2013-14 Faculty Seed Grant Recipients

Discovering East Asia in American History and Visual Culture

Bartholomew Burges, Series of Indostan Letters,  New York, 1790.  Image courtesy of the John Carter Brown Library.Bartholomew Burges, Series of Indostan Letters, New York, 1790. Image courtesy of the John Carter Brown Library.By retrieving the significance of Asian interaction with the Americas to the cultural, political, and economic development of American societies from the 16th through the 19th centuries, researchers will re-examine prevailing historical narratives from a new perspective that challenges the dominant colonial/imperial legacies and framework of U.S. and Latin American histories. The project will examine resources in the John Carter Brown Library, devoted to the study of the Americas, that relate to Asia.  European discovery of the Americas took place within the context of trying to reach Asia and exploration of the Americas was framed by maritime and commercial ambitions regarding Asia. Scholars will explore how these two regions were intertwined during this period.

Seed grant funding will support a symposium and related workshops as steps toward the goal of forming an interdisciplinary, transnational consortium for the study of East Asia and the Americas, to be housed in Brown’s Department of American Studies. The consortium will bring valuable archival and visual resources reflecting the important historical place of Asian interaction with Americans to the forefront, placing them in an academic context which allows scholars to use them.

  • Evelyn Hu-DeHart (project director), Professor of History
  • Caroline Frank, Visiting Assistant Professor of American Studies
  • Robert G. Lee, Professor and Chair of American Studies
  • Margot Nishimura, Deputy Director and Librarian of the John Carter Brown Library

American Entrepreneurs and the Foreignization of the Canton Factories 1784-1822

Paul Van Dyke, Sun Yat-Sen University, Guangzhou 
Thursday, Dec. 5, 2013, 5:30 pm

John Carter Brown Library

The Global Lowlands in the Early Modern Period: 1300 - 1800

Hendrik van Schuylenburgh, Factory of the Dutch East India  Company at Hougly in Bengal, 1665.Hendrik van Schuylenburgh, Factory of the Dutch East India Company at Hougly in Bengal, 1665.During the early modern period, the Global Lowlands (now Belgium and the Netherlands) connected outwards to every part of the globe through trade, colonization, expanded knowledge, material culture, and consumption.  Trade enabled the Lowlands to import many things into its culture, art, and science.  Exotic eastern objects such as Turkish scimitars and rugs were prominently features in Dutch art, and physicians formed botanical collections with specimens from as far away as China, Africa, and the Americas. Likewise, indigenous communities around the globe were changed forever through exchanges with the Lowlands.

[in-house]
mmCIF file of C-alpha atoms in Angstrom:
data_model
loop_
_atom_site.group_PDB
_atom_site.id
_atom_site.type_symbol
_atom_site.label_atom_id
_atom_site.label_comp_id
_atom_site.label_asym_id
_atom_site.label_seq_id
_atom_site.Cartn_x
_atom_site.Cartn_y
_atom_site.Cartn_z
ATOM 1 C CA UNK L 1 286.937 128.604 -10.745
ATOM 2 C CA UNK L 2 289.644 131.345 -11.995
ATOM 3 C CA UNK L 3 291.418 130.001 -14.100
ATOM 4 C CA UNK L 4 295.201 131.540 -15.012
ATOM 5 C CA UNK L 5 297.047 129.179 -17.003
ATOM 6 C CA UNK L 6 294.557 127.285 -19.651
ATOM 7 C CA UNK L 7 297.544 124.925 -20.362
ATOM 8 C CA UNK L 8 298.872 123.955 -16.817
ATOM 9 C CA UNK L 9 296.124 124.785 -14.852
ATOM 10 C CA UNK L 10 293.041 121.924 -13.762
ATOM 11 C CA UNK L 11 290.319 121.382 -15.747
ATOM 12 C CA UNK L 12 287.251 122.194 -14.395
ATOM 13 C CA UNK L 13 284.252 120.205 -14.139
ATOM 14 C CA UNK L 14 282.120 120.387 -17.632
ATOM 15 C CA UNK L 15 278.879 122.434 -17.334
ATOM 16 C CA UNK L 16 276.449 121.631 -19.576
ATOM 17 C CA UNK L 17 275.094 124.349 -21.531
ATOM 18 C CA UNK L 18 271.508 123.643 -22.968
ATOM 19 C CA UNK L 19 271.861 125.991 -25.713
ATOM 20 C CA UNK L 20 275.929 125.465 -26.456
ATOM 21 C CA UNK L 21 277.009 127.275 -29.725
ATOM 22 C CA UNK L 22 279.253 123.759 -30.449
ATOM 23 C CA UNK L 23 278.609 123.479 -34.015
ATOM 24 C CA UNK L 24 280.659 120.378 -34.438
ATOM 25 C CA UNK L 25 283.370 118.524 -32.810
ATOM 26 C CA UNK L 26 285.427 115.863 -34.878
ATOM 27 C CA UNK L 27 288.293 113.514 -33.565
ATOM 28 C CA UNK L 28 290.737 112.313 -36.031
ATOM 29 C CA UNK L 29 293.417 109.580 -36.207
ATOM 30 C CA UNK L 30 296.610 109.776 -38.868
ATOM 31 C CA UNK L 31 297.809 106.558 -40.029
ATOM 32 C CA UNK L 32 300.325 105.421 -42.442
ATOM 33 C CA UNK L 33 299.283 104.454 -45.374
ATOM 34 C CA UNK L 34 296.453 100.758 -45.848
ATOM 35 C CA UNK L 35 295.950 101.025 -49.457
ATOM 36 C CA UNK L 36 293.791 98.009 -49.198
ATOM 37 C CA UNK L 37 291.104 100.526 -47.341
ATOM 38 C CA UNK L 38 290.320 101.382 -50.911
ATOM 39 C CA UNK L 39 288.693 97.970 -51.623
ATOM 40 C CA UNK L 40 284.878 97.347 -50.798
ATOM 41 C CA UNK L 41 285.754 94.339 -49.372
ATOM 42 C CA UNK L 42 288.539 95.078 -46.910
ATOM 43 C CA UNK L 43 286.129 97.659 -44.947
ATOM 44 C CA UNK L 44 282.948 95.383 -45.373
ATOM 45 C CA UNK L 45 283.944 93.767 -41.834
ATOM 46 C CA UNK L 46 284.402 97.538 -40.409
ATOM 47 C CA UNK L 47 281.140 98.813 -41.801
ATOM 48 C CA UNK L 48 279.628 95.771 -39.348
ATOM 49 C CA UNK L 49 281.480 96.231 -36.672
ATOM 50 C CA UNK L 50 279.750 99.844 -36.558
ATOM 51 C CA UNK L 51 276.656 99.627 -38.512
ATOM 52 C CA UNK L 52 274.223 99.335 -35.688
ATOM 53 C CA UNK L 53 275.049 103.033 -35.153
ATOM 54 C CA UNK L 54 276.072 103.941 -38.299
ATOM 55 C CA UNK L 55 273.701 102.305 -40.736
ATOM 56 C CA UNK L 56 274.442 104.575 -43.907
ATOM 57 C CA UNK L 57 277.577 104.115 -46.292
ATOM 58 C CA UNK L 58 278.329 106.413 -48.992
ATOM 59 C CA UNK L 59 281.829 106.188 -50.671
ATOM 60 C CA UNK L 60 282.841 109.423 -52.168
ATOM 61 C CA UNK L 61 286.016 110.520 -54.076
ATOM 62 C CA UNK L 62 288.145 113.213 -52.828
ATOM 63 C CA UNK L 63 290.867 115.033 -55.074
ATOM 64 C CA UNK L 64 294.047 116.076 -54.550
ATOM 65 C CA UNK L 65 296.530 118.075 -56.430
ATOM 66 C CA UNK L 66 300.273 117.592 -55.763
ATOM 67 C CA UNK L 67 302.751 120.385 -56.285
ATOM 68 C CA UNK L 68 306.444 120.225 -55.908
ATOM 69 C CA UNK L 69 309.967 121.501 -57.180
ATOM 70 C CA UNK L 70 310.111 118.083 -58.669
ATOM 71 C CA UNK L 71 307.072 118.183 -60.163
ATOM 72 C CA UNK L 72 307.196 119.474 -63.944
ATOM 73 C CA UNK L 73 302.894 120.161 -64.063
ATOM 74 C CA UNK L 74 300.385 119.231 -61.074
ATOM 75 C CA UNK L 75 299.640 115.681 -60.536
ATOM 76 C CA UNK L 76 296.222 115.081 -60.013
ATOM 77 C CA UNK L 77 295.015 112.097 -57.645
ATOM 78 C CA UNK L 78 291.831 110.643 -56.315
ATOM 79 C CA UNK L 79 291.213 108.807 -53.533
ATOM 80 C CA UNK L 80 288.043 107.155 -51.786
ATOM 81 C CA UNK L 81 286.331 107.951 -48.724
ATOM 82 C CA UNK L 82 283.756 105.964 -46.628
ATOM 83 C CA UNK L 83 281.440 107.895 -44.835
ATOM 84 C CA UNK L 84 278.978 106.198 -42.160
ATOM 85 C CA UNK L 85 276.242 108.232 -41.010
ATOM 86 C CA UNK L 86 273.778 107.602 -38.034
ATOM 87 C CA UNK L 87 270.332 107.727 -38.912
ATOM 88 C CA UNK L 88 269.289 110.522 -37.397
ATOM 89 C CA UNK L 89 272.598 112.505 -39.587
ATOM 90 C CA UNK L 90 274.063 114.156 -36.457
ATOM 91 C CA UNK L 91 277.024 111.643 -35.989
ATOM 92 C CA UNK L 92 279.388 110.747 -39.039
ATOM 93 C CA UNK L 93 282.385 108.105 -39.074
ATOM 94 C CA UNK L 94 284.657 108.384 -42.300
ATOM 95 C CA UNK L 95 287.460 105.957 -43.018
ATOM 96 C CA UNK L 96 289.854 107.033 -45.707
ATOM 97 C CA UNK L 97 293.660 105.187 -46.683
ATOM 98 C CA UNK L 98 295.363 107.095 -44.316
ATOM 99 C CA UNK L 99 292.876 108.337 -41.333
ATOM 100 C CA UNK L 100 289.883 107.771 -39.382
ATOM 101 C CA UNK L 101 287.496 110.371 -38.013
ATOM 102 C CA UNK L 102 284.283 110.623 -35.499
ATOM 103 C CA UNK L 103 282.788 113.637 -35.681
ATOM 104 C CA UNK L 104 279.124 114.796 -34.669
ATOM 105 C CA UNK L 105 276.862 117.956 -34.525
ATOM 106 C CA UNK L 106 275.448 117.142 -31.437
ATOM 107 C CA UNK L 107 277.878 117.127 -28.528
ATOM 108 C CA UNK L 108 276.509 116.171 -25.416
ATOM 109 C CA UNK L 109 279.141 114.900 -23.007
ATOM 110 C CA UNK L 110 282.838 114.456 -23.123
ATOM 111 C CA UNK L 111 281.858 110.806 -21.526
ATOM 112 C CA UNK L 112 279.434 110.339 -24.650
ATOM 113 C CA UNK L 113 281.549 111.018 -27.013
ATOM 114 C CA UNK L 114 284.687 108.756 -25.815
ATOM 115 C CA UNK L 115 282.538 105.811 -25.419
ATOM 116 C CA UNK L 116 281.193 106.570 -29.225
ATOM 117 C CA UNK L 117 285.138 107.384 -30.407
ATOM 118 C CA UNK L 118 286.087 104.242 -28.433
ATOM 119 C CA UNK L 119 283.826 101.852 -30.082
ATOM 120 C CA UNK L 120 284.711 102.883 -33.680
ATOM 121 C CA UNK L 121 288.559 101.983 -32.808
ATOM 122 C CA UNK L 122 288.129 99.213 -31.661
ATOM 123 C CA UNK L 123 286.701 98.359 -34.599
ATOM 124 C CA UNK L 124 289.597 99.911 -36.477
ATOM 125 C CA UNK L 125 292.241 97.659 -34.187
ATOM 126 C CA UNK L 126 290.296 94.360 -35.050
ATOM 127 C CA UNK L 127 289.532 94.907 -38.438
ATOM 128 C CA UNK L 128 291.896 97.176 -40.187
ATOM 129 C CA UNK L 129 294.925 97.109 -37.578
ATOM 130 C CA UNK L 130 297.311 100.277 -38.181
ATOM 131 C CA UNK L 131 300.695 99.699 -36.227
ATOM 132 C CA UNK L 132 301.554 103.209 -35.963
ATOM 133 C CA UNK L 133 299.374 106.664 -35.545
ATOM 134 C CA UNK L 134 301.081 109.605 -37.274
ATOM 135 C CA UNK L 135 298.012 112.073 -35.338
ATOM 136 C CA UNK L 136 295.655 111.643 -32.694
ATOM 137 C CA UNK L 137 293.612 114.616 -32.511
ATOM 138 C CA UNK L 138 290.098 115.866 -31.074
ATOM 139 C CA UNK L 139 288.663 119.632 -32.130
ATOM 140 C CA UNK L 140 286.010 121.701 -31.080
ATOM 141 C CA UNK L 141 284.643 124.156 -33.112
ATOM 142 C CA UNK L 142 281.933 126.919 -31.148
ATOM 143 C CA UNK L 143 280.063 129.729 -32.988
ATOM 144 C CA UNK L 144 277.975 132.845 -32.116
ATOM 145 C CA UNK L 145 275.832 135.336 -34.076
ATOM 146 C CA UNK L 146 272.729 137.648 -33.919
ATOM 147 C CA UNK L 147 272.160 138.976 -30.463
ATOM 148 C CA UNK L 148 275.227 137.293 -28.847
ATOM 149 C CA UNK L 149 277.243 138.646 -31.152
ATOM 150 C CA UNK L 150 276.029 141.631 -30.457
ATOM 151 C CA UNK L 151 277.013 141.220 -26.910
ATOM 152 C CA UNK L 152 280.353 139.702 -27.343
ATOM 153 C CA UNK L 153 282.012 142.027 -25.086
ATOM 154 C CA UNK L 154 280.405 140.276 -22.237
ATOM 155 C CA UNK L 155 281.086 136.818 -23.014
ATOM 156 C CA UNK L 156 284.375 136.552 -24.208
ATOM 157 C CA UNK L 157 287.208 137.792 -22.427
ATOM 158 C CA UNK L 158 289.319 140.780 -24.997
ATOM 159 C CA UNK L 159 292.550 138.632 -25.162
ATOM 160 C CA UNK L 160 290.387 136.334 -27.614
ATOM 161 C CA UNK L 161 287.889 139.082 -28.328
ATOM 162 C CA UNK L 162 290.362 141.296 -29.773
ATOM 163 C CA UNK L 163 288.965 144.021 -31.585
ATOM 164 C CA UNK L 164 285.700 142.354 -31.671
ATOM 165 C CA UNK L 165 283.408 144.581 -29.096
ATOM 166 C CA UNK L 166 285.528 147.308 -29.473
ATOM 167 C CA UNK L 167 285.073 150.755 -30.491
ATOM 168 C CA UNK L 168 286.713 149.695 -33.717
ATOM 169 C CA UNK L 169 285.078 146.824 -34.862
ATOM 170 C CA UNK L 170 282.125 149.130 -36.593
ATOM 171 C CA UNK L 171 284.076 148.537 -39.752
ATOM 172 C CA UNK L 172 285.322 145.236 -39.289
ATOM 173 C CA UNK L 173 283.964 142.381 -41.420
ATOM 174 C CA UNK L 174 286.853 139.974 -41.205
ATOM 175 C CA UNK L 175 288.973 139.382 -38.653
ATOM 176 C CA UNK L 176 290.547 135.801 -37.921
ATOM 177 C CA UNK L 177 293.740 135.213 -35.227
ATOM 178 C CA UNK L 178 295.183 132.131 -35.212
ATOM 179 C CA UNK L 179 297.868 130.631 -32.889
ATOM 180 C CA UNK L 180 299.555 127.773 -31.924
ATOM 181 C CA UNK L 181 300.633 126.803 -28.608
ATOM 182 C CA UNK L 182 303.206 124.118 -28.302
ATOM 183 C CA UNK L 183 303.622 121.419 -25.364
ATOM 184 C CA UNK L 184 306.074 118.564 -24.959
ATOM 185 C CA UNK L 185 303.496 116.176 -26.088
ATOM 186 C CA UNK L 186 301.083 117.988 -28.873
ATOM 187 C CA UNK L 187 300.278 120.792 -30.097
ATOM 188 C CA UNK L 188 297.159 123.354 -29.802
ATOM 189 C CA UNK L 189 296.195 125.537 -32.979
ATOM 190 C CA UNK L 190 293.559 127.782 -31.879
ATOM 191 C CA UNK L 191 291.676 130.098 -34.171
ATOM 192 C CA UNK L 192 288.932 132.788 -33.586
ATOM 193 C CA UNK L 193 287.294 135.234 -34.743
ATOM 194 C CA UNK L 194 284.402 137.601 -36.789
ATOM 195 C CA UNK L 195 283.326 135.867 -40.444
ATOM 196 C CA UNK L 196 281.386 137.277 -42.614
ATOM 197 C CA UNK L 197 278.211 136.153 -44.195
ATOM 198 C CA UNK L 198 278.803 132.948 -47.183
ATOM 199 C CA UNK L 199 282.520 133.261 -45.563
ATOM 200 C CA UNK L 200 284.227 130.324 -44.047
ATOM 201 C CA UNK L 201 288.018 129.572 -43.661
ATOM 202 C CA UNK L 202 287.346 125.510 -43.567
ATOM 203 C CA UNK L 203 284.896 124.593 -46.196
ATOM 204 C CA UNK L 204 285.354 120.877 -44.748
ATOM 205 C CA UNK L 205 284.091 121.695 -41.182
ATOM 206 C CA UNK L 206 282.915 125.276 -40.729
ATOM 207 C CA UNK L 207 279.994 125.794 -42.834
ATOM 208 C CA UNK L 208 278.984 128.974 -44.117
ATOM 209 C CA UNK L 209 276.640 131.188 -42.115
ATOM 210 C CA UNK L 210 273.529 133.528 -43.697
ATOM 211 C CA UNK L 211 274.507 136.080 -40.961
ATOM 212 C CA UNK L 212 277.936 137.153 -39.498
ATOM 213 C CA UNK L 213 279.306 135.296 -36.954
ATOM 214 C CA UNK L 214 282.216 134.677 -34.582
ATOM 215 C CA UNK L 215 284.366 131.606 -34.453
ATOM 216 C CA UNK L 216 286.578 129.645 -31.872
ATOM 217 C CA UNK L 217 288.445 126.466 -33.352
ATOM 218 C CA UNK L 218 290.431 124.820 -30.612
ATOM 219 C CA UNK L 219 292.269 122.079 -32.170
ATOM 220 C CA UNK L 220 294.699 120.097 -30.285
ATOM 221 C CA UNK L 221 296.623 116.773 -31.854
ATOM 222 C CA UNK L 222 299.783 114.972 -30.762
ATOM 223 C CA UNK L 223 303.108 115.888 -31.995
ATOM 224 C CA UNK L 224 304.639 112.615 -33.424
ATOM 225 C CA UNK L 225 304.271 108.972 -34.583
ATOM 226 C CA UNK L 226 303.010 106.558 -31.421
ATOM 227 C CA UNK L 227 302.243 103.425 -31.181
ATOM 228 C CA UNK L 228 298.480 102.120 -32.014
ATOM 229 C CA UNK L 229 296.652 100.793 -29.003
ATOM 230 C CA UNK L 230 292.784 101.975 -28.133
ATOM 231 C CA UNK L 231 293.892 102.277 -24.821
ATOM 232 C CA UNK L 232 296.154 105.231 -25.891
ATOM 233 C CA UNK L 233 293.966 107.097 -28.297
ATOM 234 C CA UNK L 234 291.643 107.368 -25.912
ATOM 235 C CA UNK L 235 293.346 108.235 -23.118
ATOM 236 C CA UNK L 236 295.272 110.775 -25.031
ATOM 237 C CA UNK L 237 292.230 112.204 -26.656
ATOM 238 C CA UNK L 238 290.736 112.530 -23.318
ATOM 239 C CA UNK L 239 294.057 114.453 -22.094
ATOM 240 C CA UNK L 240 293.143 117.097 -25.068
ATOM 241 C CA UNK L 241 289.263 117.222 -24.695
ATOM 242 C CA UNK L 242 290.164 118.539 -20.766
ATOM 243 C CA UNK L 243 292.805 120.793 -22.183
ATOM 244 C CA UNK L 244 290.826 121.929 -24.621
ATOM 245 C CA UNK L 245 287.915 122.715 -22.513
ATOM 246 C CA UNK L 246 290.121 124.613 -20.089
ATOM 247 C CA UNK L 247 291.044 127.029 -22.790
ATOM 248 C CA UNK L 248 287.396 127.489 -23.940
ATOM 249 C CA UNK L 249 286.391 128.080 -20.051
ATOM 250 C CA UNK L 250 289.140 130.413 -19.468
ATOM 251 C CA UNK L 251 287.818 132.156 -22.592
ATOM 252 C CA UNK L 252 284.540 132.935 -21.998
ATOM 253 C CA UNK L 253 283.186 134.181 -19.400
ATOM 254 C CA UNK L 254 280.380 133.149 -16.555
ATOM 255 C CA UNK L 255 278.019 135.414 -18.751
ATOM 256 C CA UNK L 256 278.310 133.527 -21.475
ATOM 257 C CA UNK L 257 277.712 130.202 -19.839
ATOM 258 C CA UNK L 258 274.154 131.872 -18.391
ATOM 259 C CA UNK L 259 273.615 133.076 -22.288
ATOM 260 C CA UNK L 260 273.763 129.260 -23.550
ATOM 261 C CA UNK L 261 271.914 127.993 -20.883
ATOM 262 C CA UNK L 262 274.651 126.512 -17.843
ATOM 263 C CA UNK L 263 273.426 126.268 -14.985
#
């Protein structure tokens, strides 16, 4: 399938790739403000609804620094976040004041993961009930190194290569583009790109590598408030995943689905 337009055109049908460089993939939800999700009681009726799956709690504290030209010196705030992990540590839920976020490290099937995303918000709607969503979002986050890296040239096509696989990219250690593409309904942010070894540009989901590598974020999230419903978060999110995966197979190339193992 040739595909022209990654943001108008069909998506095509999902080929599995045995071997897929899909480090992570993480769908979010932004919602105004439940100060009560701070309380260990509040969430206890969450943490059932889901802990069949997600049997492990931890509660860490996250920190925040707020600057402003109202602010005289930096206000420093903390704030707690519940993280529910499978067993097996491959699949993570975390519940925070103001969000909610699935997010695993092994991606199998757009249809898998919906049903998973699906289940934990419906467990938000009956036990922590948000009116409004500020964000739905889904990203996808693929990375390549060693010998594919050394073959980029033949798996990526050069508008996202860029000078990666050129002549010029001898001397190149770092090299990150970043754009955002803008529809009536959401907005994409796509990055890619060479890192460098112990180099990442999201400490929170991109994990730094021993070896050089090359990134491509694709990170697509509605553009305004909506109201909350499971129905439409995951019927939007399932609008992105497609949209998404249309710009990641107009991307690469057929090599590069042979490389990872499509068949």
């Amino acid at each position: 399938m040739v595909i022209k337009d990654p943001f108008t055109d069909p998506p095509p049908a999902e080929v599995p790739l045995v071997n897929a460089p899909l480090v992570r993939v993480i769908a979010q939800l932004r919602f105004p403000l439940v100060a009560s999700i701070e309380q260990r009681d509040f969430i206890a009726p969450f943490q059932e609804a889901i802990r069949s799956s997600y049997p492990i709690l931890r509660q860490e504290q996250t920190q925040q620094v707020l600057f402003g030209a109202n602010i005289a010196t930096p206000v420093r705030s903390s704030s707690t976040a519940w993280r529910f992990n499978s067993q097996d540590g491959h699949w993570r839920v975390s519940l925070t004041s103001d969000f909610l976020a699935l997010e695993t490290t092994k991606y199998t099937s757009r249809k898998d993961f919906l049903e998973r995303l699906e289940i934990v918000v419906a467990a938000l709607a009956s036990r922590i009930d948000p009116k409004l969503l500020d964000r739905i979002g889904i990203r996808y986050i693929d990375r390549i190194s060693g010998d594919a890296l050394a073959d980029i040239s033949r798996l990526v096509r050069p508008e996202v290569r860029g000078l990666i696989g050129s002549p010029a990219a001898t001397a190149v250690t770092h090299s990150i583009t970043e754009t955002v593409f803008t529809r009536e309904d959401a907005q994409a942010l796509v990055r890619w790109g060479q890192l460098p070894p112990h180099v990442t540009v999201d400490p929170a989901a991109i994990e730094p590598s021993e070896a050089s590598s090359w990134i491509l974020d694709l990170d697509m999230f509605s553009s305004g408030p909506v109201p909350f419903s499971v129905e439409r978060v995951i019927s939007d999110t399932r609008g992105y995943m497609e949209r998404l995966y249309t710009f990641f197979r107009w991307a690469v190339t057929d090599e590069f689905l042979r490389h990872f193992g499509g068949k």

This project will organize a yearlong seminar for faculty, graduate students, and scholars from other institutions that will culminate in an international conference, “The Global Lowlands: Dutch and Flemish History and Culture in a Worldwide Perspective,” to explore this period of global exchange. Its interdisciplinary approach will encourage scholars to take up questions germane to religion, language, gender, commerce and labor that transcend contemporary notions of national boundaries and traditional field-bound methodologies.

  • Evelyn Lincoln (project director), Professor of the History of Art and Architecture 
  • Hal Cook, Professor of History; Director of the Program in Renaissance and Early Modern Studies 
  • Jeffrey Muller, Professor of the History of Art and Architecture

Incarceration, Disparities, and Health in America in the Age of Healthcare Reform

A complex array of laws, policies, and practices has resulted in an epidemic of incarceration and recidivism in the U.S. criminal justice system. The lack of adequate access to community-based care for mental illness and addiction has contributed to this devastating epidemic, and created a public health and human rights crisis in both criminal justice settings and in the largely poor, nonwhite communities from which most criminal justice populations come and to which most will return. The Affordable Care Act extends Medicaid coverage to most low-income citizens, which should lead to increased availability in the community of Medicaid-financed mental health and substance abuse treatment services for former prisoners and others at risk of criminal justice involvement. But financial barriers are not the sole reason people fail to get healthcare. Health behaviors are embedded in social, economic, cultural and policy frameworks.